I wanted to call this blog "Strictly Come Sucking" - but I was concerned that it might give off the wrong impression should it do the rounds on Google+. This last week, my first week with my new baby, has been all about one thing and one thing only - Breasts! And that got me athinkin about dancing! (bear with me).
Dancing is something that the majority of us feel comes naturally. Some of us have better rhythm than others - but put on "Wake me up before you go go" and we can all click our fingers and shuffle side to side. We don't need 'lessons' before we have a bop and a boogie at a Wedding. I don't want to blow my own trumpet - but I think I'm quite a good dancer. I think I can feel the music and do the hustle with the best of them. I sit at home, mostly eating, watching a show like "Strictly Come Dancing" and think "Pah! I could do that! Easy. I'd be hitting those tens! No problem".
The reality is that I would rock up on the first day of training and the professional dancer would spit in my face at my arrogance before wiping it off with several sheets of intricate mathematical impossible steps that need to be mastered. My point (I told you I had one) is that there are some things in life that 'look' easy, effortless if you will - but turn out to be flipping difficult. This week I found out that breast feeding is one of them.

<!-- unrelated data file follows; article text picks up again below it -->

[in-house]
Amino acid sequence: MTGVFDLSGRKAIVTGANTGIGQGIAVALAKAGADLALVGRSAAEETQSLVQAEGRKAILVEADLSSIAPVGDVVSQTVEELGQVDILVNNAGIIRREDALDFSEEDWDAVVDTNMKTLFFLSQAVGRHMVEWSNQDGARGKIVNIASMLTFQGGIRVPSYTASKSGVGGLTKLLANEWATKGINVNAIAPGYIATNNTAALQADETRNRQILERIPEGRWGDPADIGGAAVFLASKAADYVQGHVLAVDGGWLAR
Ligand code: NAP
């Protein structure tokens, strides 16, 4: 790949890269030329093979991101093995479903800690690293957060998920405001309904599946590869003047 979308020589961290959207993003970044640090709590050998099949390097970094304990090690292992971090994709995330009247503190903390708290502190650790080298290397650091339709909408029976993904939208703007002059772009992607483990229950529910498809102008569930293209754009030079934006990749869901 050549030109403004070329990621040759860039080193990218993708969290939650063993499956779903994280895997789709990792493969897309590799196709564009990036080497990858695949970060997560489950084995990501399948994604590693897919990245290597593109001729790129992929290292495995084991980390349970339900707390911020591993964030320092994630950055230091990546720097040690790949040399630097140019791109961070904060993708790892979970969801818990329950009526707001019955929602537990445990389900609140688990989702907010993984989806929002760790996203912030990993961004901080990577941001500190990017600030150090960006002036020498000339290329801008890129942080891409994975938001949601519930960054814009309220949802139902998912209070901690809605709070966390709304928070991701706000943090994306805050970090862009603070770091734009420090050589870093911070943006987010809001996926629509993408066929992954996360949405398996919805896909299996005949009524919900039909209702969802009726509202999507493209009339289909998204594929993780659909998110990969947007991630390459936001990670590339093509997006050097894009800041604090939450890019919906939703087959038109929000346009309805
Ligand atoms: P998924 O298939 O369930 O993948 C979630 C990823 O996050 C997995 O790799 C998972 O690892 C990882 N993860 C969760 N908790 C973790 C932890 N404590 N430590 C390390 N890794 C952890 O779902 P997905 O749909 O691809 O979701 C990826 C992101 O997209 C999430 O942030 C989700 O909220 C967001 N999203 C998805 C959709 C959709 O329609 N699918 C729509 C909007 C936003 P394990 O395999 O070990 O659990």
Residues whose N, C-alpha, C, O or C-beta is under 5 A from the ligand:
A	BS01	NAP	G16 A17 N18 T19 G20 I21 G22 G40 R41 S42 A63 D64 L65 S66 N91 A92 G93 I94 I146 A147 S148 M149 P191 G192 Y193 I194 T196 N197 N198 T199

I am ashamed to say that when I saw a leaflet for "Breast feeding classes" I really did laugh. Firstly - I couldn't think of anything worse than sitting with a load of strangers discussing our boobs. Secondly - If a class was say 30 minutes, I couldn't possibly imagine what would happen after the first two minutes of "Put baby to breast". What did people do for the other 28 minutes? In my head, breast feeding is something that anything with teats can do! Some of the stupidest looking mammals in the world do it innately - so the idea that an advanced human (yes, that's me) would have any trouble doing it was ludicrous to say the least.